Millennials face crushing challenges in today's economy.
To make matters worse, they can't stop comparing themselves against their peers, says a recent study in the Harvard Business Review.
Facebook founder Mark Zuckerberg. (Photo: Robert Galbraith/Reuters)
The study, by Emerson Csoba, director of Gen Y Inc. and a "Global Shaper" with the World Economic Forum, found that millennial workers are suffering from "ruthless comparison."
Csorba arrived at his conclusion after he interviewed hundreds of twentysomethings in the U.K. One told him: "We are a generation that is ruthlessly comparing ourselves with those around us and our role models at the same time. And if we are not doing something exceptional or don't feel important and fulfilled for what we are doing, we have a hard time."
He offered three main reasons for why young people feel this way.
The first is social media — or, more specifically, the tendency of users to twist and promote their achievements online.
The second is media stories about successful millennials — people like Facebook founder Mark Zuckerberg, or Snapchat creators Evan Spiegel and Bobby Murphy. Stories about people like them can remind millennials that they're "never doing enough," Csorba wrote.
The final cause is that millennials are being confronted with too many options to achieve success, that are being proffered by outlets such as TED Talks and self-help media.
Hearing about so many paths to success can leave millennials dissatisfied, and wondering if they might do better by following another route, Csorba wrote.
Snapchat founders Bobby Murphy (L) and Evan Spiegel attend the TIME 100 Gala on April 29, 2014 in New York City. (Photo: Jemal Countess/Getty Images for TIME)
Research into millennial anxiety suggests Csorba is on to something.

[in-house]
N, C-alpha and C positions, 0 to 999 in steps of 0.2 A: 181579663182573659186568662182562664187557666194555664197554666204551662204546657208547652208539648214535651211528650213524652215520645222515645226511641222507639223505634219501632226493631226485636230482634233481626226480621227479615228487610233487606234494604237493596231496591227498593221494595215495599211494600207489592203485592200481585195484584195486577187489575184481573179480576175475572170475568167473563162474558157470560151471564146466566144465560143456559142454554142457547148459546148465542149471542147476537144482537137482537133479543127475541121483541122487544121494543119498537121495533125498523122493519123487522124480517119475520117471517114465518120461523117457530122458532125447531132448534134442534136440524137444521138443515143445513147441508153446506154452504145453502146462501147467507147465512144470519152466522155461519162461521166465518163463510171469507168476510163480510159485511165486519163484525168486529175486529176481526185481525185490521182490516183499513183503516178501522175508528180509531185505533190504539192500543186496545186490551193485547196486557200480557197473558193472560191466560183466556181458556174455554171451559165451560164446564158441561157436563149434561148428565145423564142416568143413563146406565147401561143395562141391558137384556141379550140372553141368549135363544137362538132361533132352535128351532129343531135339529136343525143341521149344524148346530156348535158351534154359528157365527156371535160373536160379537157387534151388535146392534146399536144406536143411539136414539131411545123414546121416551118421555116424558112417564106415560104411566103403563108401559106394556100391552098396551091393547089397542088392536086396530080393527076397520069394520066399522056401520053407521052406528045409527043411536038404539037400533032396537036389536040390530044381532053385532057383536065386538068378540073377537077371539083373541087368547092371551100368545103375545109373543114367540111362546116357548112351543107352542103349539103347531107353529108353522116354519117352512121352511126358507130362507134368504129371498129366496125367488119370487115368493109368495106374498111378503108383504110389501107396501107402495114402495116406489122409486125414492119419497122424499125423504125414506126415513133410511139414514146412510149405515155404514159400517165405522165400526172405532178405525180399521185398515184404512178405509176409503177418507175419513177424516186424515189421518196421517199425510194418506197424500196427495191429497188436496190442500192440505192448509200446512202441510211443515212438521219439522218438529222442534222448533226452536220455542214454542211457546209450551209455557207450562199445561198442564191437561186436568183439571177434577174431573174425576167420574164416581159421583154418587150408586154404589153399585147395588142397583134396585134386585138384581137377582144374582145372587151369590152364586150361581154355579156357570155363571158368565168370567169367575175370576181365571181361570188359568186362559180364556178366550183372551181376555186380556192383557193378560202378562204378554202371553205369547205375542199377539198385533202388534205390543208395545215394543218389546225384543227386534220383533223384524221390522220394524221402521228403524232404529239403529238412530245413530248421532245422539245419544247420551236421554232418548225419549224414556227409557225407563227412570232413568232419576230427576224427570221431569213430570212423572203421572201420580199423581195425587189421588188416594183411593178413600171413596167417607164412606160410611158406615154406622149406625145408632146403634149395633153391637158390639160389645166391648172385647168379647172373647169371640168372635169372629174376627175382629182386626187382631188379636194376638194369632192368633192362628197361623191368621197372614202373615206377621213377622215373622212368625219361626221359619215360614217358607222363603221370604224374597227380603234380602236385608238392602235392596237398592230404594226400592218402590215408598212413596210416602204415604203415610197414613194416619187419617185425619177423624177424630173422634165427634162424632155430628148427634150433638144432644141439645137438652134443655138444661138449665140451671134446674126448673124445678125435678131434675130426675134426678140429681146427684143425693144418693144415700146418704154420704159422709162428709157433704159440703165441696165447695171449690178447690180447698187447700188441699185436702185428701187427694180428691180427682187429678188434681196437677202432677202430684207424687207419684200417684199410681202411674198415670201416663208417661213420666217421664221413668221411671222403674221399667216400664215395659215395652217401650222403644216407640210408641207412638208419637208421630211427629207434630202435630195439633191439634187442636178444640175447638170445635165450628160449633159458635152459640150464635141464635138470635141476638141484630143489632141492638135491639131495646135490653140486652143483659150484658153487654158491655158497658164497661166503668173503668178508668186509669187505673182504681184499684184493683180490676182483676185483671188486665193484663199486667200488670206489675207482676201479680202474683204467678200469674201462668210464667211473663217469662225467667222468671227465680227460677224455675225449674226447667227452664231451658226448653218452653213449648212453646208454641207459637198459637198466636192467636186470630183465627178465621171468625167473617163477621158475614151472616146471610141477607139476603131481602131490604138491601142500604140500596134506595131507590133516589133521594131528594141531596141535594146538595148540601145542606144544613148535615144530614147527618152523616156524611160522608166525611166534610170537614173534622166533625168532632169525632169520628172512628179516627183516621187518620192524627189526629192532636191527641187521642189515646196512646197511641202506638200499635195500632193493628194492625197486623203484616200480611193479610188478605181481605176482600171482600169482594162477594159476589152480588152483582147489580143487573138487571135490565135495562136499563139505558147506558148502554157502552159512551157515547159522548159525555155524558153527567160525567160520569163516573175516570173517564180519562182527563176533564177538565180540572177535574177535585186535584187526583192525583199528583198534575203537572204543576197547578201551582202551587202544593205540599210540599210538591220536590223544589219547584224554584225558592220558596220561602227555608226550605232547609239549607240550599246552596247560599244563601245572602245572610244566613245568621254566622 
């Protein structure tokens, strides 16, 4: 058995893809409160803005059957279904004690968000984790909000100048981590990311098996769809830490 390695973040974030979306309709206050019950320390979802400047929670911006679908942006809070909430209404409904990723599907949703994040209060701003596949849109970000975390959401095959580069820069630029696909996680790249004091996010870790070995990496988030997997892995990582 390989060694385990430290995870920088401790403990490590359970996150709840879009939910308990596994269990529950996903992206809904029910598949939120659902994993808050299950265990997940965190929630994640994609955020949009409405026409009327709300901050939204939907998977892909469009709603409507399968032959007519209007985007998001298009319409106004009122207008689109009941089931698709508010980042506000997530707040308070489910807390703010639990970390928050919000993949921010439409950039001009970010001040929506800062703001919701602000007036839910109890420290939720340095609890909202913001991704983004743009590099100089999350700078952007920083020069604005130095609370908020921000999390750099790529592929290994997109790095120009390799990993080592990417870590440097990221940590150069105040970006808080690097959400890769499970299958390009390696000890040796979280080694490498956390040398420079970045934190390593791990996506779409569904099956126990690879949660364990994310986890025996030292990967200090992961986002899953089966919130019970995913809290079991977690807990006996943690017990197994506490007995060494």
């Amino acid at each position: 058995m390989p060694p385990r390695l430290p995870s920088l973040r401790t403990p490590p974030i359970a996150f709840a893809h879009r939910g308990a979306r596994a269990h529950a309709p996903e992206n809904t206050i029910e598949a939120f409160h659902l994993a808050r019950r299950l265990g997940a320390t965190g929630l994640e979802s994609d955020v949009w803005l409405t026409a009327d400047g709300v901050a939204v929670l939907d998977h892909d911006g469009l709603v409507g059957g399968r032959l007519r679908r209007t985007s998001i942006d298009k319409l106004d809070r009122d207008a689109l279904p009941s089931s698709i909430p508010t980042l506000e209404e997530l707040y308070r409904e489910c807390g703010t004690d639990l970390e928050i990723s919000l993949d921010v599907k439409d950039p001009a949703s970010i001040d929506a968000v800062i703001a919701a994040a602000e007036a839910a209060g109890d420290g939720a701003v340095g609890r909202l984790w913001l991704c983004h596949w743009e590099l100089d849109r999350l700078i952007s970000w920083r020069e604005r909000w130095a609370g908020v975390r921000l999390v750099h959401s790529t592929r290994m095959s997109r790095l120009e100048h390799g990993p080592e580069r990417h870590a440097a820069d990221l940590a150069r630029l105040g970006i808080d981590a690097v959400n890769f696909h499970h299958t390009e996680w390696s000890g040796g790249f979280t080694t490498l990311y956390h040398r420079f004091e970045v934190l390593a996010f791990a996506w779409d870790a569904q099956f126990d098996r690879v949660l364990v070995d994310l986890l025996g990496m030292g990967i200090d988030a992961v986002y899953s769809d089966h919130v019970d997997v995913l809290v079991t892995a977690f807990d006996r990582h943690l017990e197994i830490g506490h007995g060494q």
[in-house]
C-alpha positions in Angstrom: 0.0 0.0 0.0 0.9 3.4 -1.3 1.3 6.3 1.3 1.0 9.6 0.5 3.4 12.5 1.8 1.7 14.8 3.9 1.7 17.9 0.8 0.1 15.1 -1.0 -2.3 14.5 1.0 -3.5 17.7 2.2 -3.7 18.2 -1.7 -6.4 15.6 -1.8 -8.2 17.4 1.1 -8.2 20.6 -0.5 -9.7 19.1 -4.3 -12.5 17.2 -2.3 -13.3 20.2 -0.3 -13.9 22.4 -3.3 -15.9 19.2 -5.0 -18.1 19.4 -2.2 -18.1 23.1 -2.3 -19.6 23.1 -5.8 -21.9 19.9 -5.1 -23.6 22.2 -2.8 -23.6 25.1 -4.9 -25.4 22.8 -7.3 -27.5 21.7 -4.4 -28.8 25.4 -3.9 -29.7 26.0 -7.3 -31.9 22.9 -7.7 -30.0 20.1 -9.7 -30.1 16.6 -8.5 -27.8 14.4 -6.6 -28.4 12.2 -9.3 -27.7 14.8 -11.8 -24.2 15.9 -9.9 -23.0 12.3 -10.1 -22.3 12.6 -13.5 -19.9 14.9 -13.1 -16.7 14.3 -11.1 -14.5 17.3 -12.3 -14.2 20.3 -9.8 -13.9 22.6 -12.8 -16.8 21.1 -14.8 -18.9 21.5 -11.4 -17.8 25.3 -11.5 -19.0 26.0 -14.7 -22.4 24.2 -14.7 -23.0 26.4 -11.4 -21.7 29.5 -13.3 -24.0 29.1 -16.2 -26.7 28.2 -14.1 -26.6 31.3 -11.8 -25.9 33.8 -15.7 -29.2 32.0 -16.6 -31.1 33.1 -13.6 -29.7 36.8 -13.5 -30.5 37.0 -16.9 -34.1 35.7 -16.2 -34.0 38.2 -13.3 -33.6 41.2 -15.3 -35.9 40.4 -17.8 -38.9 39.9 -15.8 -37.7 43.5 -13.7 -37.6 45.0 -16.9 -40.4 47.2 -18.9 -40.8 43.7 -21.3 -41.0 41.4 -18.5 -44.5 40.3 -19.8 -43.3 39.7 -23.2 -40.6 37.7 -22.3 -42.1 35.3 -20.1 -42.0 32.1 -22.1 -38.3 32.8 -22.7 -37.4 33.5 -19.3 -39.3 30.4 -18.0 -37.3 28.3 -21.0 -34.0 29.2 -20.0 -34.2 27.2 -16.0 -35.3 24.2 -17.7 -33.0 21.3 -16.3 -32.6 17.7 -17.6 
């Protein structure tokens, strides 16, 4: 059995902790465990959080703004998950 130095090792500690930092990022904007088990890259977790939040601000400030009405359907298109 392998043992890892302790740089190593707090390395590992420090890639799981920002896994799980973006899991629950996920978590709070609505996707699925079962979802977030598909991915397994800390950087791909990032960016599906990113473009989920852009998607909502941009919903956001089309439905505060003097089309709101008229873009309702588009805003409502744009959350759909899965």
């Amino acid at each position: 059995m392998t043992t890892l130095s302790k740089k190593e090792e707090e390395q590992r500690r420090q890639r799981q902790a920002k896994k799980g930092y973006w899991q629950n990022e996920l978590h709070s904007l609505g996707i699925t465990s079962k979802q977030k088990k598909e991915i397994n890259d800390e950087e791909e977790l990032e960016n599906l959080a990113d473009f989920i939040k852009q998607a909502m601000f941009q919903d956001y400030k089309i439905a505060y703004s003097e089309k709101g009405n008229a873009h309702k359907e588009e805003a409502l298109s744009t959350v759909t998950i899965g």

New York magazine noted earlier this year that anxiety has been growing among young people since the 1930s.
It was tracked using a tool known as the Minnesota Multiphasic Personality Inventory (MMPI). The tool asks subjects whether they experience symptoms such as insomnia, headaches, dizziness and a fast-beating heart — all of which are linked to anxiety and depression.
These symptoms steadily increased among college students from 1930 to 2007, the magazine noted.
Three-quarters of millennials today cite money as a "somewhat" or "very significant" cause of anxiety, said a report in Psychology Today from last year.
Another three-quarters cited work as the source of their stress.
And, like Csorba, the magazine also found that millennials are feeling overwhelmed by choice.
"When overwhelmed with options, we tend to regret our decisions, obsess over foregone alternatives or simply not choose at all," said writer Caroline Beaton.
How can millennials de-stress? Let us count the ways
There are numerous ways that millennials can reduce their stress.
Csorba recommends "embracing solitude" — putting the phone and the laptop away, and taking time for reflection.
He also thinks millennials should take the "long view" when it comes to their working lives. They should remember that it can take a lifetime to build a successful career, and that they don't need to worry about achieving everything early on, he said.
Meanwhile, Psychology Today cited Sheena Iyengar, a Toronto native and Columbia Business School professor who once delivered a TED Talk titled, "How to make choosing easier."
Iyengar has recommended that people simplify their options, and stop considering every opportunity that's open to them. To plan for what they want, and stop thinking so much about the alternatives.
In other words, having fewer options really isn't such a bad thing.
Also on HuffPost: